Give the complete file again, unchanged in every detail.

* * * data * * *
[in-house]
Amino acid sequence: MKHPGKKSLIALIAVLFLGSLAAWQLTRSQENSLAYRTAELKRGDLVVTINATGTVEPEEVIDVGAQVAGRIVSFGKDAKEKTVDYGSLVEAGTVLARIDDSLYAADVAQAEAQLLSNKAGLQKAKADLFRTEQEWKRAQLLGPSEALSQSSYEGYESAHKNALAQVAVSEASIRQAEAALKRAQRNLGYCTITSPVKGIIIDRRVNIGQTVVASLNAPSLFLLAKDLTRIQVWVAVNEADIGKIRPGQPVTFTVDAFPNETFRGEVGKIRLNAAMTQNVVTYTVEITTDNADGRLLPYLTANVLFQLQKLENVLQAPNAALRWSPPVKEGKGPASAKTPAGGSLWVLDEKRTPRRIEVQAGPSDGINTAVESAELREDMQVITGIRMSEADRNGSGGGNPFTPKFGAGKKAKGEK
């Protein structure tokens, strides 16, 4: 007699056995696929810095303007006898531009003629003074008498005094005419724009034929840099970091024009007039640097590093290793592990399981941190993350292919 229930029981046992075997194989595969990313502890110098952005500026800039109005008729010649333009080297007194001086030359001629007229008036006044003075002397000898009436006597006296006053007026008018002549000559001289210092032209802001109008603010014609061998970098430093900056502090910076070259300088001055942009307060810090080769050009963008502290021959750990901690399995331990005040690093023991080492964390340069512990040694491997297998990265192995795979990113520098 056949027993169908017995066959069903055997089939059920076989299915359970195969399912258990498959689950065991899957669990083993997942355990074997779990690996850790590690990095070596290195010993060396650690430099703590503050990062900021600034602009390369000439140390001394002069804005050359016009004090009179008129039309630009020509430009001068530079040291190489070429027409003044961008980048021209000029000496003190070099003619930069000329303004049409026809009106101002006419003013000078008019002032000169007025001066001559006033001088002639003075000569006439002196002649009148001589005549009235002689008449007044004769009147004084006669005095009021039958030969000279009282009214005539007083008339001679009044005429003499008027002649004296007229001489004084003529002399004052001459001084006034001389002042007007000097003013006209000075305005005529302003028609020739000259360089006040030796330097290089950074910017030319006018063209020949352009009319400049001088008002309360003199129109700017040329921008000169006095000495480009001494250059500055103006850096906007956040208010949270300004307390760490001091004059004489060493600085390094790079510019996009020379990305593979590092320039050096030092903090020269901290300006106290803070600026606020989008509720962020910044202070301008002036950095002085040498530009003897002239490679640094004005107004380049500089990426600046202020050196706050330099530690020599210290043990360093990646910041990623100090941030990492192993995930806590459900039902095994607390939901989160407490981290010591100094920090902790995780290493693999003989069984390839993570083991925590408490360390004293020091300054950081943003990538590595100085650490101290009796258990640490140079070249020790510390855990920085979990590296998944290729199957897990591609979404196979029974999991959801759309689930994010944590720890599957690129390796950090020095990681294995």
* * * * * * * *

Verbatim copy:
[in-house]
Amino acid sequence: MKHPGKKSLIALIAVLFLGSLAAWQLTRSQENSLAYRTAELKRGDLVVTINATGTVEPEEVIDVGAQVAGRIVSFGKDAKEKTVDYGSLVEAGTVLARIDDSLYAADVAQAEAQLLSNKAGLQKAKADLFRTEQEWKRAQLLGPSEALSQSSYEGYESAHKNALAQVAVSEASIRQAEAALKRAQRNLGYCTITSPVKGIIIDRRVNIGQTVVASLNAPSLFLLAKDLTRIQVWVAVNEADIGKIRPGQPVTFTVDAFPNETFRGEVGKIRLNAAMTQNVVTYTVEITTDNADGRLLPYLTANVLFQLQKLENVLQAPNAALRWSPPVKEGKGPASAKTPAGGSLWVLDEKRTPRRIEVQAGPSDGINTAVESAELREDMQVITGIRMSEADRNGSGGGNPFTPKFGAGKKAKGEK
């Protein structure tokens, strides 16, 4: 007699056995696929810095303007006898531009003629003074008498005094005419724009034929840099970091024009007039640097590093290793592990399981941190993350292919 229930029981046992075997194989595969990313502890110098952005500026800039109005008729010649333009080297007194001086030359001629007229008036006044003075002397000898009436006597006296006053007026008018002549000559001289210092032209802001109008603010014609061998970098430093900056502090910076070259300088001055942009307060810090080769050009963008502290021959750990901690399995331990005040690093023991080492964390340069512990040694491997297998990265192995795979990113520098 056949027993169908017995066959069903055997089939059920076989299915359970195969399912258990498959689950065991899957669990083993997942355990074997779990690996850790590690990095070596290195010993060396650690430099703590503050990062900021600034602009390369000439140390001394002069804005050359016009004090009179008129039309630009020509430009001068530079040291190489070429027409003044961008980048021209000029000496003190070099003619930069000329303004049409026809009106101002006419003013000078008019002032000169007025001066001559006033001088002639003075000569006439002196002649009148001589005549009235002689008449007044004769009147004084006669005095009021039958030969000279009282009214005539007083008339001679009044005429003499008027002649004296007229001489004084003529002399004052001459001084006034001389002042007007000097003013006209000075305005005529302003028609020739000259360089006040030796330097290089950074910017030319006018063209020949352009009319400049001088008002309360003199129109700017040329921008000169006095000495480009001494250059500055103006850096906007956040208010949270300004307390760490001091004059004489060493600085390094790079510019996009020379990305593979590092320039050096030092903090020269901290300006106290803070600026606020989008509720962020910044202070301008002036950095002085040498530009003897002239490679640094004005107004380049500089990426600046202020050196706050330099530690020599210290043990360093990646910041990623100090941030990492192993995930806590459900039902095994607390939901989160407490981290010591100094920090902790995780290493693999003989069984390839993570083991925590408490360390004293020091300054950081943003990538590595100085650490101290009796258990640490140079070249020790510390855990920085979990590296998944290729199957897990591609979404196979029974999991959801759309689930994010944590720890599957690129390796950090020095990681294995």